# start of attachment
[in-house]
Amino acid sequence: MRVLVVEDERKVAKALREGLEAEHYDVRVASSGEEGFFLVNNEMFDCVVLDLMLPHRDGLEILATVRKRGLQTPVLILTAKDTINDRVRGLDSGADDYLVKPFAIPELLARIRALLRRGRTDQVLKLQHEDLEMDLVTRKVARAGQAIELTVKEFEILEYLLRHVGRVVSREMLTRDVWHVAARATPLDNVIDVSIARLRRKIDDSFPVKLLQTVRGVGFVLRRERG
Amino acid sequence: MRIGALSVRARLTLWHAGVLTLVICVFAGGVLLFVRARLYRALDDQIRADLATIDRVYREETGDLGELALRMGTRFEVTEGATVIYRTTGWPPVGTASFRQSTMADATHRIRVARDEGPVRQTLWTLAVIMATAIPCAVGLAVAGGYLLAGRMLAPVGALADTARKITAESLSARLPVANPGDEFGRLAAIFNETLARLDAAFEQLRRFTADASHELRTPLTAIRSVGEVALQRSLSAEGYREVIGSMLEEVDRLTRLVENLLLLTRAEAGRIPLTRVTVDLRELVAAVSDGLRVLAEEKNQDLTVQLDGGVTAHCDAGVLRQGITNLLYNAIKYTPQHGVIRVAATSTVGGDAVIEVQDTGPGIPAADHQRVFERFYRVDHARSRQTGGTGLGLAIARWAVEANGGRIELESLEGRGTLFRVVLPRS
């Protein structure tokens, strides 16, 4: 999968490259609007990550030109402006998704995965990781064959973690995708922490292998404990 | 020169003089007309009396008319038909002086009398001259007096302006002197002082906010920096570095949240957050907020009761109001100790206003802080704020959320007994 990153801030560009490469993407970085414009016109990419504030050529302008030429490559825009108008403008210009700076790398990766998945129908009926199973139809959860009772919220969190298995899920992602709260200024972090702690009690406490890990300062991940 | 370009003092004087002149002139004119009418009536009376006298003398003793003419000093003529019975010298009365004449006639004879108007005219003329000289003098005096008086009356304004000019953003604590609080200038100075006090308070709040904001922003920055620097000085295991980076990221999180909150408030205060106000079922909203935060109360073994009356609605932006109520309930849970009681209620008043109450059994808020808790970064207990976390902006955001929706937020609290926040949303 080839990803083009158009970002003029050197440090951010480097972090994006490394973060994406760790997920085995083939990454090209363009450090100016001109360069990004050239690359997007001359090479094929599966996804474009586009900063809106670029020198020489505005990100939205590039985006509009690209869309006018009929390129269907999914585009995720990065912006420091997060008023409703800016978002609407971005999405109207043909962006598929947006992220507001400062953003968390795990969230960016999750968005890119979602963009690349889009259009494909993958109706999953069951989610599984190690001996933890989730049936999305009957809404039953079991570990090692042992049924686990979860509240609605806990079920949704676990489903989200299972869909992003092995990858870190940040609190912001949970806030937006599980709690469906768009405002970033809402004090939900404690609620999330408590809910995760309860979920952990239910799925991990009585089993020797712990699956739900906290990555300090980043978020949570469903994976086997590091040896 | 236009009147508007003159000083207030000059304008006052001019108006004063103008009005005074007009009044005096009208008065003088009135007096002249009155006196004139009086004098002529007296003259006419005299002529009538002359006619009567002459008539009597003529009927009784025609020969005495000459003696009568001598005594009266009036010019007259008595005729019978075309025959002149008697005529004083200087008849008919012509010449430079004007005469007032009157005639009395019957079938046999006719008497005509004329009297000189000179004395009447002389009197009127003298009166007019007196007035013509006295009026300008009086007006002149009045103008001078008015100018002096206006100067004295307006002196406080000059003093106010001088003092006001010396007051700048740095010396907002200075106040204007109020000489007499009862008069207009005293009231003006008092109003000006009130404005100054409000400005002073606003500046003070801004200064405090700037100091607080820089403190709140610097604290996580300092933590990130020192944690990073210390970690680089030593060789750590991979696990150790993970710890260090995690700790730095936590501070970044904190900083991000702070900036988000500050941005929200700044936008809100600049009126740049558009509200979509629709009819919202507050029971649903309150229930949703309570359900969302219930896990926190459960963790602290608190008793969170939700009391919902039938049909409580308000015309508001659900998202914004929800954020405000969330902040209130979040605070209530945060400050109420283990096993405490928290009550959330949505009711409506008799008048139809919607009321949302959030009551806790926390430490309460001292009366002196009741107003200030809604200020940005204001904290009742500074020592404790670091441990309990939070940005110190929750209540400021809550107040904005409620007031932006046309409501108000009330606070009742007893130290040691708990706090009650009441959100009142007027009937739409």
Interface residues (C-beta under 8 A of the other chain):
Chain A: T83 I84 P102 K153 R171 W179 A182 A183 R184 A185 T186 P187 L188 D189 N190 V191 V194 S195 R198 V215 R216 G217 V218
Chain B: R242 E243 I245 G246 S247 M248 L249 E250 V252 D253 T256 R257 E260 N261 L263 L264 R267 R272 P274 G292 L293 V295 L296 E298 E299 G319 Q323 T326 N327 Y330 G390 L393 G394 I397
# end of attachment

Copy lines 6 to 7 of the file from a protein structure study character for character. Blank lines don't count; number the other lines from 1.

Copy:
Chain A: T83 I84 P102 K153 R171 W179 A182 A183 R184 A185 T186 P187 L188 D189 N190 V191 V194 S195 R198 V215 R216 G217 V218
Chain B: R242 E243 I245 G246 S247 M248 L249 E250 V252 D253 T256 R257 E260 N261 L263 L264 R267 R272 P274 G292 L293 V295 L296 E298 E299 G319 Q323 T326 N327 Y330 G390 L393 G394 I397